A catchphrase we hear from the media these days is “food security.” It’s a measure of the availability of food and the ability to access it.
The United Nations Committee on World Food Security defines it this way. A person must have “physical, social and economic access to sufficient, safe and nutritious food that meets their food preferences and dietary needs for an active and healthy life.”
It’s estimated that 820 million people around the world face food insecurity. The problem is worse in many countries than here in the U.S.
But according to Feeding America, more than 42 million Americans suffer from hunger. One in seven goes to bed hungry every night.
Nip food shortages in the bud
Now, many of us are able to escape this plight because we have enough money to buy food. Maybe not a lot, but enough to feed ourselves and our families.
But what happens when droughts hit? Or when a disaster empties store shelves? Or when a pandemic disrupts the food supply chain?
Money doesn’t do us a whole lot of good when there’s not enough food to purchase. We’re just as hungry as folks who couldn’t afford food in the first place.
But there is something that will do us plenty of good. Something that will allow us to feed ourselves and our families indefinitely. And that’s a backyard survival garden.
Choosing which crops to grow
I think we’re all sold on the idea of having a garden where we can grow our own food. But what crops should we grow? There are many choices. Among your considerations should be the amount of calories and nutrition they will provide.
Today I want to give you what I believe are the top nine, must-have plants for most backyard gardens. You may want to grow more, but I wouldn’t neglect these nine.
Everyone will make different choices, depending on a variety of factors. Including personal tastes, the type of soil you’re working with, weather conditions and so forth.
But I don’t think most people could go wrong with these choices. And when we’re finished, feel free to tell me which other plants you’ve chosen for your garden.
Tomatoes might be the single most popular food to grow in backyard gardens. I don’t have to tell you how delicious they are, especially when fresh. You can eat them plain or cut them up and add them to salads and stews. They’re easy to grow and they ripen on the vine. Sun-dry them, freeze them or can them.
Carrots provide crunchiness and sweetness in every bite. A good source of fiber and antioxidants – plus minerals and nutrients for eye health – these bright orange vegetables can be used in any blend. They taste great raw or cooked, and are perfect for dipping and snacking. They’re simple to can, freeze and store.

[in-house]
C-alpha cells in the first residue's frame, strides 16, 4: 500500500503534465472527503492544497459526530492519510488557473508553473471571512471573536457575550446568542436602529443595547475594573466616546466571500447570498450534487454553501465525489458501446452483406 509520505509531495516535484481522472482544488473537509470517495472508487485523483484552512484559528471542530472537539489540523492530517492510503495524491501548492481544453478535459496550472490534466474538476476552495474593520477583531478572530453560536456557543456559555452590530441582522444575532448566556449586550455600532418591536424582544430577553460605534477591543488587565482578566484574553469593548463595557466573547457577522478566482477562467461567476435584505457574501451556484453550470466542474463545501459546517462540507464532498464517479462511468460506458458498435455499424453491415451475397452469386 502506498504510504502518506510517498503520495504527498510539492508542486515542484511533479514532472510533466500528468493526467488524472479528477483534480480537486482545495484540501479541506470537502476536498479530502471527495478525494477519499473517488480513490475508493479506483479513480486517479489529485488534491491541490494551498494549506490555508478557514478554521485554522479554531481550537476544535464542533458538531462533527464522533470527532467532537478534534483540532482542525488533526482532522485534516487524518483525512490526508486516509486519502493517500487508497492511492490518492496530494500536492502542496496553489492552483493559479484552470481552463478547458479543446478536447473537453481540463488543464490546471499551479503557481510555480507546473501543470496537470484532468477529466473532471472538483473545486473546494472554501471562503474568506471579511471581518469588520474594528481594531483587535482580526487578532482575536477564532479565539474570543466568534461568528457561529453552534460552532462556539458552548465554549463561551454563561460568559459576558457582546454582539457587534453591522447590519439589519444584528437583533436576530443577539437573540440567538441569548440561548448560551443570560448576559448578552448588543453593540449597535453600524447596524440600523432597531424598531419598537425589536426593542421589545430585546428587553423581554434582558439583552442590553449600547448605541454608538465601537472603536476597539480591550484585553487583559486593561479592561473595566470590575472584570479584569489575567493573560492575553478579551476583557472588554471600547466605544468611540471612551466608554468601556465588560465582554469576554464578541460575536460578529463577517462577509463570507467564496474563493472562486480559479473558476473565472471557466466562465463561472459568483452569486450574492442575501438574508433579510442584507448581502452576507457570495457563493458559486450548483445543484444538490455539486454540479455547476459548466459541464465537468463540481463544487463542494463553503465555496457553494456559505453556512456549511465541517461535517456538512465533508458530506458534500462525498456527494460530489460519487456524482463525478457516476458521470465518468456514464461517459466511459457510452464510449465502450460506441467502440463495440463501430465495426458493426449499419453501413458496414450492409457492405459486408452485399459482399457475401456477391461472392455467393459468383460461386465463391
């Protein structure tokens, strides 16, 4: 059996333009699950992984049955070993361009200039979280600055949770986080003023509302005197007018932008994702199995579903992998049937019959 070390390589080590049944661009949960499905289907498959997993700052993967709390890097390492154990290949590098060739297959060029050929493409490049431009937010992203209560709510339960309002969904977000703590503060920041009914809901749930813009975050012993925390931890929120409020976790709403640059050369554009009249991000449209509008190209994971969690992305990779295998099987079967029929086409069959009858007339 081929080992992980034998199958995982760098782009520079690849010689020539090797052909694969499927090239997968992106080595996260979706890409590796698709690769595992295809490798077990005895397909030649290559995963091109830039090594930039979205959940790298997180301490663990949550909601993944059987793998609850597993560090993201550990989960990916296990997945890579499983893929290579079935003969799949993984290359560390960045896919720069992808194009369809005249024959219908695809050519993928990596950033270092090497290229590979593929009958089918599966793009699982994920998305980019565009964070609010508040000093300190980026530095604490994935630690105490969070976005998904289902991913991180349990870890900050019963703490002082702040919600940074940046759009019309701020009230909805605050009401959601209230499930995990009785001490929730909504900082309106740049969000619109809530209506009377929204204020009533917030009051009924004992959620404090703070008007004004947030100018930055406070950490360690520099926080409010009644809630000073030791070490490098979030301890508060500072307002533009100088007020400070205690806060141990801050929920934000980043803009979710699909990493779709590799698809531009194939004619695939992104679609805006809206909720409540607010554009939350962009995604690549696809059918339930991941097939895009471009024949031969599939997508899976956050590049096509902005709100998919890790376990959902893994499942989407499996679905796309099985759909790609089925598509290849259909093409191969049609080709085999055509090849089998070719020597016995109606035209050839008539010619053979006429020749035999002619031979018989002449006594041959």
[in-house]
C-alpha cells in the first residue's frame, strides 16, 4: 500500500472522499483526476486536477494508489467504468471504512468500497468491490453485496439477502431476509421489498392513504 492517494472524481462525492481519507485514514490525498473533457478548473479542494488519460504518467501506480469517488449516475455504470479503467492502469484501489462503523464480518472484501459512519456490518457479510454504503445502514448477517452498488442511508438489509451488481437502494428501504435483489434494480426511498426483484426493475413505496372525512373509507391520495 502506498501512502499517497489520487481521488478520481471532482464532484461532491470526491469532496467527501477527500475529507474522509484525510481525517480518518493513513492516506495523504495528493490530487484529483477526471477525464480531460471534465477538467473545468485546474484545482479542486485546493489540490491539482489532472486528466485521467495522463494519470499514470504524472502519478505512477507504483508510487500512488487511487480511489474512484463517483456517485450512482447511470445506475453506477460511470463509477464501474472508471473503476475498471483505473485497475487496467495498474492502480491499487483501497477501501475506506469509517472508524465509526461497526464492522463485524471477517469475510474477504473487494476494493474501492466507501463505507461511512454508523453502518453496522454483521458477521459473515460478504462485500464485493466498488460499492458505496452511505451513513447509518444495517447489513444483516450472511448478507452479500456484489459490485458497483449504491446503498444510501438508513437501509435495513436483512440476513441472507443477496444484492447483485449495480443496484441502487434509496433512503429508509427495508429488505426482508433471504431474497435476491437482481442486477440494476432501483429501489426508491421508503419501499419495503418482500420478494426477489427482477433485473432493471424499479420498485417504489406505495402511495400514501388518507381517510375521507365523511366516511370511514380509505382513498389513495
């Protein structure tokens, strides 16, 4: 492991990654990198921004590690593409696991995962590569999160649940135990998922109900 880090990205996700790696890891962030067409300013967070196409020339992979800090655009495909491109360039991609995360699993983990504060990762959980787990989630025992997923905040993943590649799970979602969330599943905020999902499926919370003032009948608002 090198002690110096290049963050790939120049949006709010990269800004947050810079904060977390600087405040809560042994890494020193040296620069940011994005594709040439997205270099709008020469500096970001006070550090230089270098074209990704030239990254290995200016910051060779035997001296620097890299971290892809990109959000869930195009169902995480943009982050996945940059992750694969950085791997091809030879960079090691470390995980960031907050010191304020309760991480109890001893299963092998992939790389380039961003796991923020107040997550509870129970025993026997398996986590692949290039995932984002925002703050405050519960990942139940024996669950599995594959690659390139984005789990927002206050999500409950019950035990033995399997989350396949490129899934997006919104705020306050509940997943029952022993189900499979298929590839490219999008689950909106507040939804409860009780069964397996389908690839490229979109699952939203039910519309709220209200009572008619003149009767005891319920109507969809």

Lettuce is the bedrock of salads. It’s the constant in just about every salad, and is part of many lunches and dinners. Because it contains so much water, it can help keep you hydrated. And its Vitamin K supports healthy bones. Especially as we age. It’s also a good source of fiber, iron, folate and Vitamin C.
Beets grow quickly and the plants can grow large, so give them plenty of room in your garden. They may end up weighing several pounds. Packed with vitamins, beets taste sweet and store well. The leaves can also be consumed, although some people consider them a little too biter.
Zucchini is an easy plant to grow and tastes delicious. There are a variety of ways to prepare its seeds, fruit and skins. They have deep root systems, so they can draw nutrients from deeper levels of soil than most. Even before your zucchinis are ready to pick, you can eat their leaves and flowers.
Those are the basics everyone is familiar with. Now I want to toss in a few items most people don’t normally consider. But they should, if only for medicinal purposes.
After all, a societal collapse could make medical care tough to come by. Staying healthy will become more important than ever.
Turmeric has been called “a medicine bottle in a single herb.” You’ll get iron, manganese, Vitamin B6, copper and zinc from turmeric. It has anti-inflammatory, anti-bacterial and anti-fungal properties. Consuming it with some kind of fat, such as olive oil, will help absorption and allow it to stay in your body longer.
Sunflower seeds make for a healthy snack. And they can be made into an oil to store in your freezer. But you can also eat nutrient-dense sunflower leaves and buds. Grind up the seeds and sprinkle them on salads and on toast with honey on top. The seeds contain selenium, a mineral vital to thyroid health.
Garlic takes up little space in your garden and can even be grown in small containers. It has been used to help avoid and treat infections for many years. It’s anti-viral, anti-fungal and anti-bacterial. Nutrient-dense garlic has been associated with helping control high blood pressure, asthma and diabetes.
Quinoa is one of the few plant-based foods that provides all the essential amino acids. It is rich in protein, dietary fiber, protein, magnesium and iron. It can be used as a substitute for wheat flour. Quinoa does deplete nitrogen from the soil, so make sure to replace that.
2 Victory Garden Seed Vaults for the price of one
Now, you could go out and search for the best tomato seeds, the best carrot seeds, the best lettuce seeds, etc.
And eventually you’ll probably find some good ones. Or, you could place one order from the comfort of your home and get a great variety of non-GMO seeds passed down from our forefathers.
And best of all, one-half of those seeds will be free. That’s right. For a limited time, you can get two Victory Garden Seed Vaults from 4Patriots for the price of one.
That means between approximately 15,000 to 20,000 seeds from five popular varieties (tomatoes, carrots, lettuce, beets and zucchini). For one low price.
That’s enough to grow thousands of pounds of fresh produce. And you can plant the seeds from your crops next year, so you never have to buy seeds again.